Addressing the risks associated with Huntington disease requires a multidisciplinary approach. Nursing should work with speech, physical, and occupational therapy; registered dietitians; primary care providers; and psychiatrists. As the disease progresses and the patient becomes more symptomatic, the level of risk increases.


Data have shown that patients with Huntington disease have higher suicide rates than the general population. This may be due to the progressive nature of the disease, as well as the associated stress. Be aware that suicide is most common in the earlier stages of the disorder when the patient is still cognitively able to carry out suicide.


Another factor that increases the risks for these patients is that they have a decreased ability to adjust to change. When caring for a patient with Huntington disease, you need to be able to prioritize risks so that appropriate interventions can be initiated.


Patient care

Nurses caring for patients with Huntington disease need a broad base of knowledge. For example, children of a parent with Huntington disease may experience tremendous stress resulting from either uncertainty about whether they'll develop the disease or the certainty that they will. It's also important to understand the fears that an individual may have regarding genetic testing. Some patients worry that genetic testing may result in discrimination at work and by insurance companies. Assess for these concerns and help address them. A thorough understanding of the ethical concerns surrounding genetic testing will help you provide the best care and support for your patient.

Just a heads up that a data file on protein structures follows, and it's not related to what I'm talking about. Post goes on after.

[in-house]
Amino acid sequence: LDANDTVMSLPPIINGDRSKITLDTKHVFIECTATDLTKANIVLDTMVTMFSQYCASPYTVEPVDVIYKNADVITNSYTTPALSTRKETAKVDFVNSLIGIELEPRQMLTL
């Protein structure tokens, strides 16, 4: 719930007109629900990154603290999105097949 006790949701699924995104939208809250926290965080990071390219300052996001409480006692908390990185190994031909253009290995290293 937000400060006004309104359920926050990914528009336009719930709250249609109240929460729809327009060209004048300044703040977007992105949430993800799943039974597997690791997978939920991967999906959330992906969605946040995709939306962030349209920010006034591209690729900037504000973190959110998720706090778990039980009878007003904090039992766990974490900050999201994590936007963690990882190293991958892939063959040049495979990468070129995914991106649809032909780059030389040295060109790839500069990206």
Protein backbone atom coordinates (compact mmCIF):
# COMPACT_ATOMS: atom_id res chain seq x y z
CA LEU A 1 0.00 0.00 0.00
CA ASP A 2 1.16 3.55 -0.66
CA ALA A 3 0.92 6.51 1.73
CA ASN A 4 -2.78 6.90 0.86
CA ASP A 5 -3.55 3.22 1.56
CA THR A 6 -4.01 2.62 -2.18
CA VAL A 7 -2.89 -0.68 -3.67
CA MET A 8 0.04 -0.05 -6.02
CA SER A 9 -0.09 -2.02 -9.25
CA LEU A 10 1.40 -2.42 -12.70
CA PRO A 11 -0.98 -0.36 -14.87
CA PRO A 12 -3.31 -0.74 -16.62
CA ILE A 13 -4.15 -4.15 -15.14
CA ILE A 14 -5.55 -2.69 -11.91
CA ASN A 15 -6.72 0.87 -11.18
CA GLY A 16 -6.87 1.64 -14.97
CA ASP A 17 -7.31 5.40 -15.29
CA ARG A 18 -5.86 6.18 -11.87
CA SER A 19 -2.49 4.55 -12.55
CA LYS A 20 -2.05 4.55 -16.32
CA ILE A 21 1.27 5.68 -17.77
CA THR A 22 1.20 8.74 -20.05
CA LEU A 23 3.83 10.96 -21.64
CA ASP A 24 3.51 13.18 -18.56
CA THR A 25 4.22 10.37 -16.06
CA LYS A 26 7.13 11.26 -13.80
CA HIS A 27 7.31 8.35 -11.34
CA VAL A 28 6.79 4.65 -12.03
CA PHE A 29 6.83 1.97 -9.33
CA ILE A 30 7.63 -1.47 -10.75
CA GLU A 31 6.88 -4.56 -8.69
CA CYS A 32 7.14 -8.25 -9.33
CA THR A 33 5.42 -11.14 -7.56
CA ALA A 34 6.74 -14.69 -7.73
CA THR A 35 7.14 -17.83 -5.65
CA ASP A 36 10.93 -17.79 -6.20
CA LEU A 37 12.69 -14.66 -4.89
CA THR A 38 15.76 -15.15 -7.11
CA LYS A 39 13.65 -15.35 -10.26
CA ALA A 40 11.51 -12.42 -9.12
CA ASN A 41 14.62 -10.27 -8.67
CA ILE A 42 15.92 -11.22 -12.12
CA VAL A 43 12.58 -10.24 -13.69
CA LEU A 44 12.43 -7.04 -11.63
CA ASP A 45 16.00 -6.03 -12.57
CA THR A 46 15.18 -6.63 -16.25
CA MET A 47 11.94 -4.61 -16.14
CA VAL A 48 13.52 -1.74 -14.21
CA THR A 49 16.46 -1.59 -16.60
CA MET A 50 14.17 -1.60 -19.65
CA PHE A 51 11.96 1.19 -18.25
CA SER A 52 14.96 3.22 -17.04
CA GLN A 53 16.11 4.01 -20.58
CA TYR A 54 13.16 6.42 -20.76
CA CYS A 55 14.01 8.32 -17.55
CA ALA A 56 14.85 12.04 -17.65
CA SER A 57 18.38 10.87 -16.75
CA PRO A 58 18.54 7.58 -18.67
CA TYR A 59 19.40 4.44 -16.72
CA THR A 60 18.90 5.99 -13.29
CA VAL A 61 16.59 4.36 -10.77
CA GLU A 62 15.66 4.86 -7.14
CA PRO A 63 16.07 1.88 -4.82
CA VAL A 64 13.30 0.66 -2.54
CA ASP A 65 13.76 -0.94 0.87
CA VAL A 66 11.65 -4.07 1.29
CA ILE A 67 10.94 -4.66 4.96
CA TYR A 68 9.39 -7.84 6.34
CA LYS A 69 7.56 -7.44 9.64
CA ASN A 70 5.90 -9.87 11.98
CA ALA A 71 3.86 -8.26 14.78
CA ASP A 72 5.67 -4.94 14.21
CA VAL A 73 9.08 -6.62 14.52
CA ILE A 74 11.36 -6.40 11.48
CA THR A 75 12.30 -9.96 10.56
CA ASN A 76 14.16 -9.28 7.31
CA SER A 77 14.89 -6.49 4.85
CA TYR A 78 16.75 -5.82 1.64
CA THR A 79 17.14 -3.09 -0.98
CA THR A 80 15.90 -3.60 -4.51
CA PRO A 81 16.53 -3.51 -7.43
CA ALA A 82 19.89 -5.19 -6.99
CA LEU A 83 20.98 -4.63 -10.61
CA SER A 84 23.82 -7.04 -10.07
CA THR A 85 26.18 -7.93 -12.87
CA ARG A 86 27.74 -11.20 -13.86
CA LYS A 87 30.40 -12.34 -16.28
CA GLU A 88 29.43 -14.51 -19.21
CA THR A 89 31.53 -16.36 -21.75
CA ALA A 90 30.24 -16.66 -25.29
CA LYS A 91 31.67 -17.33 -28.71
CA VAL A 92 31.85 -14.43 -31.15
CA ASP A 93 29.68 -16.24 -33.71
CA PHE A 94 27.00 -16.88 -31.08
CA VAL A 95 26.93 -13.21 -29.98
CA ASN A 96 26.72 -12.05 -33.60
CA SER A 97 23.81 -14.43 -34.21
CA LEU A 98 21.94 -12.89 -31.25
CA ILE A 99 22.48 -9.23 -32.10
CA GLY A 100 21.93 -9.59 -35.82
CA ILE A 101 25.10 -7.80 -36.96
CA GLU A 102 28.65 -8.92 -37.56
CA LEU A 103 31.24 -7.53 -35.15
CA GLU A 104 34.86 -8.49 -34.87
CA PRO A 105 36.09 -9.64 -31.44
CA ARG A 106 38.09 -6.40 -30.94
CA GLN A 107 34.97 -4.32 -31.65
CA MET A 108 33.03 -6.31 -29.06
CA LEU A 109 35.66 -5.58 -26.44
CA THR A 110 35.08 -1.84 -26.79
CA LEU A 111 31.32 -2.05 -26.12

When working with juveniles with Huntington disease, your role will vary, depending on the child's response to the diagnosis, disease, and symptoms. Typically, you'll want to encourage the family and the child's school to allow him or her to be as independent as possible for as long as possible. It's also important to encourage friendships and new experiences, and keep the child involved and educated about his or her care plan. Provide the family with information about support services. The family may experience both emotional and financial problems after a diagnosis of juvenile Huntington disease. There may come a point when one parent needs to stay home with the child to provide care, losing income. Additionally, it's essential to be aware of the stress any other children in the house may be feeling. These children may be afraid that they'll get the disease or resentful of the attention the child with the disease is getting. Being knowledgeable about the support services available is tremendously helpful for these families.


When working with adult patients in the healthcare setting, ask family members and/or caregivers about the patient's routine. As discussed previously, patients with Huntington disease have a difficult time adapting to change; developing a care plan based on the patient's routine helps alleviate complications associated with changes. It may also be helpful to ask family members and/or caregivers to bring in objects from home to make the patient feel more comfortable. Due to the fact that safety can be a concern, modify the environment to keep the patient safe. As with all patient rooms, a clutter-free environment should be maintained, the bed should be in the low position with the brakes locked, and appropriate lighting should be utilized. Keep in mind that walking can pose a safety risk for the patient and the person walking with the patient. Because impulsivity and poor judgment can occur with this disorder, the patient should be roomed near the nurses' station so frequent checks can be performed. Lastly, it's important to discuss end-of-life issues with the patient while he or she is still able.